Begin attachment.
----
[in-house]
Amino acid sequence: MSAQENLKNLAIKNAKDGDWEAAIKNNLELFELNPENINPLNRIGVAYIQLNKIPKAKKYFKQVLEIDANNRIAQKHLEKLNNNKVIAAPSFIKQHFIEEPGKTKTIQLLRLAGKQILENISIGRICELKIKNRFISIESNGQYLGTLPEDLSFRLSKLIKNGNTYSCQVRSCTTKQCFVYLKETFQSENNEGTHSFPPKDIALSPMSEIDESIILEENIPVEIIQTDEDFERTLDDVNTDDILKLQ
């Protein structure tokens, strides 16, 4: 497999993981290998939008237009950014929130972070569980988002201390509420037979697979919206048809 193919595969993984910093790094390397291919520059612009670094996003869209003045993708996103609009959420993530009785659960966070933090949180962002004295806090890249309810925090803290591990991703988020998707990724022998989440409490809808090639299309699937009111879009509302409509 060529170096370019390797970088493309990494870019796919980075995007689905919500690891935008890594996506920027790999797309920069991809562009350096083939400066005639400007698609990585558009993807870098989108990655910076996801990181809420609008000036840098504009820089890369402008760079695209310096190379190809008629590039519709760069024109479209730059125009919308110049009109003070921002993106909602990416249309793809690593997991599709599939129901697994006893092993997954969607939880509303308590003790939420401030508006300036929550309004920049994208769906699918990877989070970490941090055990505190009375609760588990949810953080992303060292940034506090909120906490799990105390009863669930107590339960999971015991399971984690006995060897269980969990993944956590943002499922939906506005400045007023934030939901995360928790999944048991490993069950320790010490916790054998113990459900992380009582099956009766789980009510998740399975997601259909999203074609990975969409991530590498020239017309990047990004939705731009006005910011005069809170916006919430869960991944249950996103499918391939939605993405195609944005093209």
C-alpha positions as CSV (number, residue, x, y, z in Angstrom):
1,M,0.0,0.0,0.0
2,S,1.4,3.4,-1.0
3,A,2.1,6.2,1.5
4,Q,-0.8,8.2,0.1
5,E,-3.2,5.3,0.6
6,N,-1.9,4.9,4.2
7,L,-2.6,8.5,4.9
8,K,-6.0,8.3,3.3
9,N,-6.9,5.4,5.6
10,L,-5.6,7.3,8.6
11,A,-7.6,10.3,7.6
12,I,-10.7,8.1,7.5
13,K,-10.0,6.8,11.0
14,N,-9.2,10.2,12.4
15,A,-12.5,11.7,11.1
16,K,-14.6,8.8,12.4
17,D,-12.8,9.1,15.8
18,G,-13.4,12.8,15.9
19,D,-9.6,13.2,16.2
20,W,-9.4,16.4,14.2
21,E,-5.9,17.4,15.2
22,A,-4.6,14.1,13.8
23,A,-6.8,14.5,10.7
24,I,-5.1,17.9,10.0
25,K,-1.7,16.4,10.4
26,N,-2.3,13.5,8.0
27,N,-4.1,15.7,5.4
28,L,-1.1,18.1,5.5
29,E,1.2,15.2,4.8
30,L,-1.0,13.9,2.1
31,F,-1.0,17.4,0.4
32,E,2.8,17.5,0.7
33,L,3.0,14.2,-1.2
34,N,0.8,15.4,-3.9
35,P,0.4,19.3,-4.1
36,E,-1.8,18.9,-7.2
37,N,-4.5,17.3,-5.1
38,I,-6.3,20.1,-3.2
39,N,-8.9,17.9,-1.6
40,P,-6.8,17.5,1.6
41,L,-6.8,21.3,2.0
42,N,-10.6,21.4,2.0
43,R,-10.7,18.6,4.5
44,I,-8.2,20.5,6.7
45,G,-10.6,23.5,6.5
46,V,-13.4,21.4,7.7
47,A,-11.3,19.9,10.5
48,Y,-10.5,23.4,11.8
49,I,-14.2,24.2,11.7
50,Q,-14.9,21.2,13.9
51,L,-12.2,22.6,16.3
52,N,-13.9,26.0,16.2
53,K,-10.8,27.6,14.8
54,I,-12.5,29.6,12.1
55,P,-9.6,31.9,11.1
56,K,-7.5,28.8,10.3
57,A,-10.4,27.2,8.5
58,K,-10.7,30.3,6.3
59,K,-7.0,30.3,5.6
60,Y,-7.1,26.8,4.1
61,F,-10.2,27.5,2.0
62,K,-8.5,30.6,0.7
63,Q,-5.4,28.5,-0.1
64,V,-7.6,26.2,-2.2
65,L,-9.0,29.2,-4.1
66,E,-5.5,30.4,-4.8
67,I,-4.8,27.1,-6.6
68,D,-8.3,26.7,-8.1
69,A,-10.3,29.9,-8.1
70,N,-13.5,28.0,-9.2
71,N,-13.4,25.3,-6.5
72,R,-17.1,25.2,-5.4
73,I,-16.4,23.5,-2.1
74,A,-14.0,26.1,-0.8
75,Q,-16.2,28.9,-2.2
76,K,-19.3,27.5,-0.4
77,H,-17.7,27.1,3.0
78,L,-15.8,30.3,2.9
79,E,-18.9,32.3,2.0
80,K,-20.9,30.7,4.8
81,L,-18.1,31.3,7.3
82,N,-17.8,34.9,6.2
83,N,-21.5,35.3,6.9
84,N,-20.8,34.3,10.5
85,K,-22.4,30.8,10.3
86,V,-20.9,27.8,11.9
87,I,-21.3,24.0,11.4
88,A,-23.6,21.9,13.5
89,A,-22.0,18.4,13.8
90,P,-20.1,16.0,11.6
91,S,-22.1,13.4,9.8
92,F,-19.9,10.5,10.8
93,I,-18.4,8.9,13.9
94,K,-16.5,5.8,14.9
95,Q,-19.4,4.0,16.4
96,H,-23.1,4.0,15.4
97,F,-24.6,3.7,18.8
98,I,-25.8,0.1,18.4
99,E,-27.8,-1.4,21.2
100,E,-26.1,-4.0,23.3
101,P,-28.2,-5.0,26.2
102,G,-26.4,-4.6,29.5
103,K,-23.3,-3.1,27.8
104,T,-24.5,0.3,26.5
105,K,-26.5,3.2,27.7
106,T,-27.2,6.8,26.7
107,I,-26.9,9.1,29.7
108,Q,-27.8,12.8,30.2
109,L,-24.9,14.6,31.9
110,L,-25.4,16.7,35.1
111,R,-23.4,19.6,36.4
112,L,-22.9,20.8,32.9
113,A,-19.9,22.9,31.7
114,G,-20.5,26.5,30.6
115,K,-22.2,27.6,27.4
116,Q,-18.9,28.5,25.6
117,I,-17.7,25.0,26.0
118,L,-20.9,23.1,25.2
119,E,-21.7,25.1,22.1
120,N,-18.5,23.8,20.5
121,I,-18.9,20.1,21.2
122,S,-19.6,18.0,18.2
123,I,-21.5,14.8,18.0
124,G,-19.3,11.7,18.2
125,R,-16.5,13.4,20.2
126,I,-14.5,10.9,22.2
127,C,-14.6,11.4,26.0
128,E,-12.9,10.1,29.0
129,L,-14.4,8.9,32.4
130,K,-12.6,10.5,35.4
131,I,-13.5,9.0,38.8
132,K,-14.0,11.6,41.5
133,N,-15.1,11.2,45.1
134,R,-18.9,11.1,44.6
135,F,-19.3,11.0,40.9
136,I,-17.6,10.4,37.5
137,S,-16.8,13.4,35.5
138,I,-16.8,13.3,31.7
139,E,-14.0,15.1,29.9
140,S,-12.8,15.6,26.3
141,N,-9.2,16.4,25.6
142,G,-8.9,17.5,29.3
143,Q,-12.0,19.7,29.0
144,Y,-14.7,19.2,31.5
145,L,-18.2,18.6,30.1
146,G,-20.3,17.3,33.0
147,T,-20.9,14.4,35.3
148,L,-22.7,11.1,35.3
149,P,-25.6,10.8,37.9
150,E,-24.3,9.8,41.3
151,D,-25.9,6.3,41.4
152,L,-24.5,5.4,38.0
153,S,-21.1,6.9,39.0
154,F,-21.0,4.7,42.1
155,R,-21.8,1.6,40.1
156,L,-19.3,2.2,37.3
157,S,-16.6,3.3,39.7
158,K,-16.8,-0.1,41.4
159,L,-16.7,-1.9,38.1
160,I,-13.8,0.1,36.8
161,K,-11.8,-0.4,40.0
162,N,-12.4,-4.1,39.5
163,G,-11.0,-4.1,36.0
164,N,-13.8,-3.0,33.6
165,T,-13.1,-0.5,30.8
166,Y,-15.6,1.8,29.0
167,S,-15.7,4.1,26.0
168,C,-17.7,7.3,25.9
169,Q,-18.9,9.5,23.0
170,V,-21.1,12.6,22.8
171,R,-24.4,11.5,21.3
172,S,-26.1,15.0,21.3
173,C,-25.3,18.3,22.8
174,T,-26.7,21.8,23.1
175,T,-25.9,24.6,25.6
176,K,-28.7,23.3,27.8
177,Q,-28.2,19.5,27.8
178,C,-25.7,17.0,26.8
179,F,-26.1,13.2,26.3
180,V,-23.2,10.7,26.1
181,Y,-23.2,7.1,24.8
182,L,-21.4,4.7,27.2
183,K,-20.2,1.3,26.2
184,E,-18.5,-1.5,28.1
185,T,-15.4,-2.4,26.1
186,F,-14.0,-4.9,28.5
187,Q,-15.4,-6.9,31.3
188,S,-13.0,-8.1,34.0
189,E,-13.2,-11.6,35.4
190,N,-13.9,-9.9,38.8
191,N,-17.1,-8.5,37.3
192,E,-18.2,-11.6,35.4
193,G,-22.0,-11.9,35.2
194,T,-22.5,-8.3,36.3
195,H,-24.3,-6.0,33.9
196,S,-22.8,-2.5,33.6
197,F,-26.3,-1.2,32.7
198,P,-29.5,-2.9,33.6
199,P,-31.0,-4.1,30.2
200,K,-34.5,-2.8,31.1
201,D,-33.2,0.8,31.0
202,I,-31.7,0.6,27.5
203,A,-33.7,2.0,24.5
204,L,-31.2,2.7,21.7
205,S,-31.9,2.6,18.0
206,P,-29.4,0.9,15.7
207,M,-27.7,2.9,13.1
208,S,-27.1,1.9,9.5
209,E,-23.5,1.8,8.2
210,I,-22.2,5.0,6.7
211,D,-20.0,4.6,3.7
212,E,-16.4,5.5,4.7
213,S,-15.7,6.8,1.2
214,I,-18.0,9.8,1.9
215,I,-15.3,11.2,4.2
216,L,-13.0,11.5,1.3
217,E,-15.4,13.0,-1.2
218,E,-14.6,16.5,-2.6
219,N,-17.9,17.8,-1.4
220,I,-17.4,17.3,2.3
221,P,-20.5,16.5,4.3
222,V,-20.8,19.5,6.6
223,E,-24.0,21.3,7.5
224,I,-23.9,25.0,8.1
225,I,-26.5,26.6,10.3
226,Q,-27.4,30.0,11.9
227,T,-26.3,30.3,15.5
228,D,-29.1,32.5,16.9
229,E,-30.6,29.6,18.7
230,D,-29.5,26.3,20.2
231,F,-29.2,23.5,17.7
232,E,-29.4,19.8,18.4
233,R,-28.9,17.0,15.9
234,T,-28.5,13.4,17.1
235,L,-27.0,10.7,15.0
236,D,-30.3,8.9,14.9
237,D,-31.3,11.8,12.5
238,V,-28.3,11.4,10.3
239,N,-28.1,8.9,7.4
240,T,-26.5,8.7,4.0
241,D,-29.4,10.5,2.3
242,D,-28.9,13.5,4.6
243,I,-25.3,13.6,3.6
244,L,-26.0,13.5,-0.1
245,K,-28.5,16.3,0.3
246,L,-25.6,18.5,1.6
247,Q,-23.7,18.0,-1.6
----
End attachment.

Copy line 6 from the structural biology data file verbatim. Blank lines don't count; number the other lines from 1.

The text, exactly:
2,S,1.4,3.4,-1.0